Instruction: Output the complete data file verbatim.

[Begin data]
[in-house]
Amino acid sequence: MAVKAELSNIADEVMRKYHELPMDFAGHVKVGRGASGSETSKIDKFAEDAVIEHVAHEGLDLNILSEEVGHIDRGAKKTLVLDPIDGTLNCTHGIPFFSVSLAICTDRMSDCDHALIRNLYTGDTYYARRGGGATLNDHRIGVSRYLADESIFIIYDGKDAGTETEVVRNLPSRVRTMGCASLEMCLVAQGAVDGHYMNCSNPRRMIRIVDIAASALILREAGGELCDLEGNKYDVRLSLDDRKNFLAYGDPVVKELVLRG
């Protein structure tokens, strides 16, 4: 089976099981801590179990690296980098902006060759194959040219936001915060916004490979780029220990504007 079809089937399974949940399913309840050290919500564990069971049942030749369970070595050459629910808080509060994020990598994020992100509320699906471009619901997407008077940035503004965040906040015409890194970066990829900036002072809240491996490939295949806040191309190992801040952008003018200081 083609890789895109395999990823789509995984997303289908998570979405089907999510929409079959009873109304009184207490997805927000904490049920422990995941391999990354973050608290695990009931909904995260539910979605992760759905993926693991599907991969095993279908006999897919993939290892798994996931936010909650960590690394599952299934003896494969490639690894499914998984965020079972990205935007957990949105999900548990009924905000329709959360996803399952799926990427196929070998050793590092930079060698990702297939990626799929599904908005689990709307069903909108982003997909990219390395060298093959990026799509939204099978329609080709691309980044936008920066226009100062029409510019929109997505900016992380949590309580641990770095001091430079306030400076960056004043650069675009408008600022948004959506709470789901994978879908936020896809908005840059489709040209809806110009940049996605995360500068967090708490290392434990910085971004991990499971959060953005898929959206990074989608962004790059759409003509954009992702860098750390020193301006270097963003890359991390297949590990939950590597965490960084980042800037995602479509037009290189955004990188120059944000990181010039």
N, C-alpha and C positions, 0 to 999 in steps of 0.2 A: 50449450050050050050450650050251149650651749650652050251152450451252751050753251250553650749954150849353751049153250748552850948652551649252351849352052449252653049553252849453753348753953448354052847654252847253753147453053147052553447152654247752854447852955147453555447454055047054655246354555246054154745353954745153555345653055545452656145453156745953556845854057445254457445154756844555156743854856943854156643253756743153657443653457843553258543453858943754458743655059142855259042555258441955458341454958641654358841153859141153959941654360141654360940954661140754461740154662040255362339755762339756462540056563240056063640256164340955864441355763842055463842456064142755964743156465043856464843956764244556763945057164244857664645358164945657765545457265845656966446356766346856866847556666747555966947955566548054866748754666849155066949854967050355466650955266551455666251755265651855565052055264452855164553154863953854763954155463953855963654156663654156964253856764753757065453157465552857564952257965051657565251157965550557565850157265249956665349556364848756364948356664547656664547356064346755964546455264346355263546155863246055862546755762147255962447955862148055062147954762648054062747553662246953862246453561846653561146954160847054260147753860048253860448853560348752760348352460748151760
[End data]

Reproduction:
[in-house]
Amino acid sequence: MAVKAELSNIADEVMRKYHELPMDFAGHVKVGRGASGSETSKIDKFAEDAVIEHVAHEGLDLNILSEEVGHIDRGAKKTLVLDPIDGTLNCTHGIPFFSVSLAICTDRMSDCDHALIRNLYTGDTYYARRGGGATLNDHRIGVSRYLADESIFIIYDGKDAGTETEVVRNLPSRVRTMGCASLEMCLVAQGAVDGHYMNCSNPRRMIRIVDIAASALILREAGGELCDLEGNKYDVRLSLDDRKNFLAYGDPVVKELVLRG
């Protein structure tokens, strides 16, 4: 089976099981801590179990690296980098902006060759194959040219936001915060916004490979780029220990504007 079809089937399974949940399913309840050290919500564990069971049942030749369970070595050459629910808080509060994020990598994020992100509320699906471009619901997407008077940035503004965040906040015409890194970066990829900036002072809240491996490939295949806040191309190992801040952008003018200081 083609890789895109395999990823789509995984997303289908998570979405089907999510929409079959009873109304009184207490997805927000904490049920422990995941391999990354973050608290695990009931909904995260539910979605992760759905993926693991599907991969095993279908006999897919993939290892798994996931936010909650960590690394599952299934003896494969490639690894499914998984965020079972990205935007957990949105999900548990009924905000329709959360996803399952799926990427196929070998050793590092930079060698990702297939990626799929599904908005689990709307069903909108982003997909990219390395060298093959990026799509939204099978329609080709691309980044936008920066226009100062029409510019929109997505900016992380949590309580641990770095001091430079306030400076960056004043650069675009408008600022948004959506709470789901994978879908936020896809908005840059489709040209809806110009940049996605995360500068967090708490290392434990910085971004991990499971959060953005898929959206990074989608962004790059759409003509954009992702860098750390020193301006270097963003890359991390297949590990939950590597965490960084980042800037995602479509037009290189955004990188120059944000990181010039």
N, C-alpha and C positions, 0 to 999 in steps of 0.2 A: 50449450050050050050450650050251149650651749650652050251152450451252751050753251250553650749954150849353751049153250748552850948652551649252351849352052449252653049553252849453753348753953448354052847654252847253753147453053147052553447152654247752854447852955147453555447454055047054655246354555246054154745353954745153555345653055545452656145453156745953556845854057445254457445154756844555156743854856943854156643253756743153657443653457843553258543453858943754458743655059142855259042555258441955458341454958641654358841153859141153959941654360141654360940954661140754461740154662040255362339755762339756462540056563240056063640256164340955864441355763842055463842456064142755964743156465043856464843956764244556763945057164244857664645358164945657765545457265845656966446356766346856866847556666747555966947955566548054866748754666849155066949854967050355466650955266551455666251755265651855565052055264452855164553154863953854763954155463953855963654156663654156964253856764753757065453157465552857564952257965051657565251157965550557565850157265249956665349556364848756364948356664547656664547356064346755964546455264346355263546155863246055862546755762147255962447955862148055062147954762648054062747553662246953862246453561846653561146954160847054260147753860048253860448853560348752760348352460748151760